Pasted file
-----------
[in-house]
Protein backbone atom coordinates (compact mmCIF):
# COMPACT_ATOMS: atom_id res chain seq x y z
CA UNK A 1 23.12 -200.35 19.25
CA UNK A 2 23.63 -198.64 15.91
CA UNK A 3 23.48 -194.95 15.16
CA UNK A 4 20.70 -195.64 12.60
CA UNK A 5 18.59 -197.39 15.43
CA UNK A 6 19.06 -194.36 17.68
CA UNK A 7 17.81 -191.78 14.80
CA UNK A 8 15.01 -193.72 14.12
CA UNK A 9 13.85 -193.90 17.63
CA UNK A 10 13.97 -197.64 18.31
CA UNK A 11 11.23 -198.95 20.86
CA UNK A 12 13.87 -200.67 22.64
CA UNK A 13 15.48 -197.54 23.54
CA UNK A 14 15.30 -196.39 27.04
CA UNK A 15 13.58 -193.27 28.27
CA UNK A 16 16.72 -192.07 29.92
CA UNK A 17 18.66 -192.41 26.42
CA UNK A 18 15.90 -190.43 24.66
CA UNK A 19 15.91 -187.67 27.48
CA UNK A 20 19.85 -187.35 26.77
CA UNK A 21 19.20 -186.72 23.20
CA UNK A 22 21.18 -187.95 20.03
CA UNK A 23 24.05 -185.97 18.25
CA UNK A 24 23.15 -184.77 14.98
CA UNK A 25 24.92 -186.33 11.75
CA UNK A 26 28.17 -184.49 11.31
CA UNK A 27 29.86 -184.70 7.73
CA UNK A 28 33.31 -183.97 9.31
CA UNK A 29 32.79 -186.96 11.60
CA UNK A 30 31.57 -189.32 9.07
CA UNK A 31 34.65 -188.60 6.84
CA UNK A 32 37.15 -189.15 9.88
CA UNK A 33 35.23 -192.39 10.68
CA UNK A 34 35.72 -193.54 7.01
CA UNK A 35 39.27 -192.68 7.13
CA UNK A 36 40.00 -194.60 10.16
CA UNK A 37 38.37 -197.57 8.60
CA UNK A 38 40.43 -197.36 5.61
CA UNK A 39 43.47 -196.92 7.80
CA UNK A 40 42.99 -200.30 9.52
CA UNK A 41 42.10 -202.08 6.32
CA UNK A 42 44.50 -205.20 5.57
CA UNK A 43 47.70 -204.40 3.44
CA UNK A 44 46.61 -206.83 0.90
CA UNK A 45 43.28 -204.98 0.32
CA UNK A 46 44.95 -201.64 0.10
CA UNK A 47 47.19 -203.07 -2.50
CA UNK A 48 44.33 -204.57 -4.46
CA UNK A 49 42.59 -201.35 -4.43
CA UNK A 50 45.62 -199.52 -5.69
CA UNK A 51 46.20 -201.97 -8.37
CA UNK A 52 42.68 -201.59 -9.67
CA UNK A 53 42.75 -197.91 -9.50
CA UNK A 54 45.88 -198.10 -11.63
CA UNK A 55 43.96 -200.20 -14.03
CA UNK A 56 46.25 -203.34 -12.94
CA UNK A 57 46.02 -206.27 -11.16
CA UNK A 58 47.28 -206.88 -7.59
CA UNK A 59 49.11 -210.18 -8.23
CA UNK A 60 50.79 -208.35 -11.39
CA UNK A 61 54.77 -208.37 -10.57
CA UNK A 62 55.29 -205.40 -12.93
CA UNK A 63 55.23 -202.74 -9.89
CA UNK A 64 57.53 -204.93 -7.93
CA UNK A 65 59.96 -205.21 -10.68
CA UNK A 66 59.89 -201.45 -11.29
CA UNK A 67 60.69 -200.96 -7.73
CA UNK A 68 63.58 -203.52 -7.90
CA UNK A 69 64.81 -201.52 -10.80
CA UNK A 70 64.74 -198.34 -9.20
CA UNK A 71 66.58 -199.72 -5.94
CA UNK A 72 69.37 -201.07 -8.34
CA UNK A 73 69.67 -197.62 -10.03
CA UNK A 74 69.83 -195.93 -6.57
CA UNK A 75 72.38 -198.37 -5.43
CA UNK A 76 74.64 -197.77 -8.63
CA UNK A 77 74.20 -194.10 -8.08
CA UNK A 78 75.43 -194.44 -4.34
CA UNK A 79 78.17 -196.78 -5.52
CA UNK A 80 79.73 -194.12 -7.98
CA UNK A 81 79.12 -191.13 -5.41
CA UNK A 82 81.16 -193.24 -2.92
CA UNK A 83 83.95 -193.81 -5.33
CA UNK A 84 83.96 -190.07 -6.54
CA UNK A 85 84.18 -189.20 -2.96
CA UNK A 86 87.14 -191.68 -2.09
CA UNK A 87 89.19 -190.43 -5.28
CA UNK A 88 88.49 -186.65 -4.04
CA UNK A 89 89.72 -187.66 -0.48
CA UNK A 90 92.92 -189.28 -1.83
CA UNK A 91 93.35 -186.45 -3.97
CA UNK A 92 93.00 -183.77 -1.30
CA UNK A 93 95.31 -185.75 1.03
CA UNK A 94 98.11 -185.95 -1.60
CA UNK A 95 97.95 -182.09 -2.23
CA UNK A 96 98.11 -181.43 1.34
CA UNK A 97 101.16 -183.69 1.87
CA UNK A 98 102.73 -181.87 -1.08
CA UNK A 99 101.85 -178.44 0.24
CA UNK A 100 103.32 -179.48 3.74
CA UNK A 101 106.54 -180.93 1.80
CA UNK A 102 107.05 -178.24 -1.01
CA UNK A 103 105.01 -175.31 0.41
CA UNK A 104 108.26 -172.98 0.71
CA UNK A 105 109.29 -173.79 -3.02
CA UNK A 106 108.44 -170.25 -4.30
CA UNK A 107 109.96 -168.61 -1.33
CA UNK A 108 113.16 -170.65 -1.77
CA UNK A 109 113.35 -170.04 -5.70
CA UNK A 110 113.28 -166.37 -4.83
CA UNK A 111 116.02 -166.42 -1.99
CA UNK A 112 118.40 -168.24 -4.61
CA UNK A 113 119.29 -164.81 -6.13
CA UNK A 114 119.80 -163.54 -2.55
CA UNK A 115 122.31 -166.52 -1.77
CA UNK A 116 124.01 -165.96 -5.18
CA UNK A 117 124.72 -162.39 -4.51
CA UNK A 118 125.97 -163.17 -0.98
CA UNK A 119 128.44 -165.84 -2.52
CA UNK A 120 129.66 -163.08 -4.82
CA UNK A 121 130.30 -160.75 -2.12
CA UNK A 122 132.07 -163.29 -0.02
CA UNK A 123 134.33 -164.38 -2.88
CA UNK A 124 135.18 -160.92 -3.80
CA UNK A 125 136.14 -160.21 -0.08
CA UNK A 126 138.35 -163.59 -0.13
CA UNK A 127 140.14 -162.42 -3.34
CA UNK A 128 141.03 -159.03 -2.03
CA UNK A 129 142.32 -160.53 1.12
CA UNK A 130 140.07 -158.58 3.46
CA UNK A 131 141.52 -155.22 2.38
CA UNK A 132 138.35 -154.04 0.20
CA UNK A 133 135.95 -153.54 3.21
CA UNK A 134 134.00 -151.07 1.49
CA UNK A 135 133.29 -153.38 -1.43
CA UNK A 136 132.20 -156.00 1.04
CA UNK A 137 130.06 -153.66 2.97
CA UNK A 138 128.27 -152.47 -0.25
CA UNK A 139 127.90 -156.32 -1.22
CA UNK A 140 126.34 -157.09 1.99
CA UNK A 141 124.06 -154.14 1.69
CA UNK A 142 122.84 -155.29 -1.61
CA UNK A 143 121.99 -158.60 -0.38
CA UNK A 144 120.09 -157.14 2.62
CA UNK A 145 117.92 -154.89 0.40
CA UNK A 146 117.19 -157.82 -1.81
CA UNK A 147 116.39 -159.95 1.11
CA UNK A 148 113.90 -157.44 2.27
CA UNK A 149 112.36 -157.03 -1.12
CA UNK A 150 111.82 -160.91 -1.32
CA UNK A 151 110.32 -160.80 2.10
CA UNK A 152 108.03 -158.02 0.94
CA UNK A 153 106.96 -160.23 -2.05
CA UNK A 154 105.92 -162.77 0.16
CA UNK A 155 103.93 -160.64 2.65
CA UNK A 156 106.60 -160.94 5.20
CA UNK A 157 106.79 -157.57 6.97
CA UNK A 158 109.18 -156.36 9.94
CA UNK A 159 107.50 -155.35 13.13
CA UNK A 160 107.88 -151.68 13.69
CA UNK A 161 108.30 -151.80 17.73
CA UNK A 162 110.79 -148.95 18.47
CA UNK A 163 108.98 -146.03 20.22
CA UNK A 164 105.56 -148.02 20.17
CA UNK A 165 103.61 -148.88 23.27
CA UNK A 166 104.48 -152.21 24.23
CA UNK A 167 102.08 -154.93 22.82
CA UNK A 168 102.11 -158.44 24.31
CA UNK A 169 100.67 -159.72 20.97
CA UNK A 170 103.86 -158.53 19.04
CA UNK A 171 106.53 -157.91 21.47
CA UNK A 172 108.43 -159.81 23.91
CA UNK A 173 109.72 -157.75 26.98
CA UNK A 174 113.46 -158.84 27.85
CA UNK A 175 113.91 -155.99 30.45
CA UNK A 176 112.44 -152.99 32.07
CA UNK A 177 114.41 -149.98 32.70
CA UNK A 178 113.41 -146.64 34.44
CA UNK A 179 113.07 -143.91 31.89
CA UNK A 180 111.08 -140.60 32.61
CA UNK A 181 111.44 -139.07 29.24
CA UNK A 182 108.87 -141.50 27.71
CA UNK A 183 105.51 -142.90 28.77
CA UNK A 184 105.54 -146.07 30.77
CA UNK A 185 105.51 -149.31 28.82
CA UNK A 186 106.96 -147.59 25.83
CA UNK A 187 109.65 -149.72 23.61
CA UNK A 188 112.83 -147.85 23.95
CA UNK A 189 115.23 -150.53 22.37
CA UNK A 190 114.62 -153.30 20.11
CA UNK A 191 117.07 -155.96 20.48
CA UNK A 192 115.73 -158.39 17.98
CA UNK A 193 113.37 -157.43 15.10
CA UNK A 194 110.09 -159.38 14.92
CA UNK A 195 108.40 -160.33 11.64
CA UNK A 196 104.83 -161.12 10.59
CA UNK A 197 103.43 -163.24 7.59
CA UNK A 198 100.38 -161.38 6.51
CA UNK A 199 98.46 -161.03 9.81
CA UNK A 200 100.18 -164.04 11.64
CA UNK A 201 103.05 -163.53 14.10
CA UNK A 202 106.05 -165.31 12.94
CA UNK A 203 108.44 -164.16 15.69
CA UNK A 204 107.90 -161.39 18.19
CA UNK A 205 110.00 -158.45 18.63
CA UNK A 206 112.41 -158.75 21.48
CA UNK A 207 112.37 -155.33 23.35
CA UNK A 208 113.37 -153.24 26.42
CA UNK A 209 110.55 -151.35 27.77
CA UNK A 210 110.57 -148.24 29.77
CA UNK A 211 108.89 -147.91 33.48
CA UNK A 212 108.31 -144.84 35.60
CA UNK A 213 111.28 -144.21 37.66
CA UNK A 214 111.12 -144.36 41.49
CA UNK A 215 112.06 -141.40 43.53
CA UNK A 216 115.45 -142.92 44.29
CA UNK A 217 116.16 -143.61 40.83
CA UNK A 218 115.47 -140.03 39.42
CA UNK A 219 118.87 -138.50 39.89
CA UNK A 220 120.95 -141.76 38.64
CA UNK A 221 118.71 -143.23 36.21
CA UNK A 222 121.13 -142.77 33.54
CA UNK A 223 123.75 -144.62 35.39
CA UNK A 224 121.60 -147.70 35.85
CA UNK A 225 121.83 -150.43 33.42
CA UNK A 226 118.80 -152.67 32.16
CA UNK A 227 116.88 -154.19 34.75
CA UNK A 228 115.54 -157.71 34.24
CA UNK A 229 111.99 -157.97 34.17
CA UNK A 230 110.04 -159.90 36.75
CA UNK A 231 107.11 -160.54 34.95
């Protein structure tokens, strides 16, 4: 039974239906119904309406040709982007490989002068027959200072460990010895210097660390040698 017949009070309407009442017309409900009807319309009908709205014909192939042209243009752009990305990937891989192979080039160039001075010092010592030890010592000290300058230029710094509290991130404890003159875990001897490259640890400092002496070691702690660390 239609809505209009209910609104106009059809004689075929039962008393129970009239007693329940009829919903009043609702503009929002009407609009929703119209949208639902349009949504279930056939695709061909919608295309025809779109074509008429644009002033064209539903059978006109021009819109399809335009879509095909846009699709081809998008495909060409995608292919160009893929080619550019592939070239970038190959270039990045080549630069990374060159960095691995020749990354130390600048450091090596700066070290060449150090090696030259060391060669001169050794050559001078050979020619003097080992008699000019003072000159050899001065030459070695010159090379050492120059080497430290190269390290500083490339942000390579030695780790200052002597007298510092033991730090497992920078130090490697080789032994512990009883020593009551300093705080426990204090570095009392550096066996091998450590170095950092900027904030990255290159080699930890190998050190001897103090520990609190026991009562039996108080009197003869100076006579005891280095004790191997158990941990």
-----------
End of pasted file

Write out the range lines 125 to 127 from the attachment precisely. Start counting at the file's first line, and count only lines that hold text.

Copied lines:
CA UNK A 122 132.07 -163.29 -0.02
CA UNK A 123 134.33 -164.38 -2.88
CA UNK A 124 135.18 -160.92 -3.80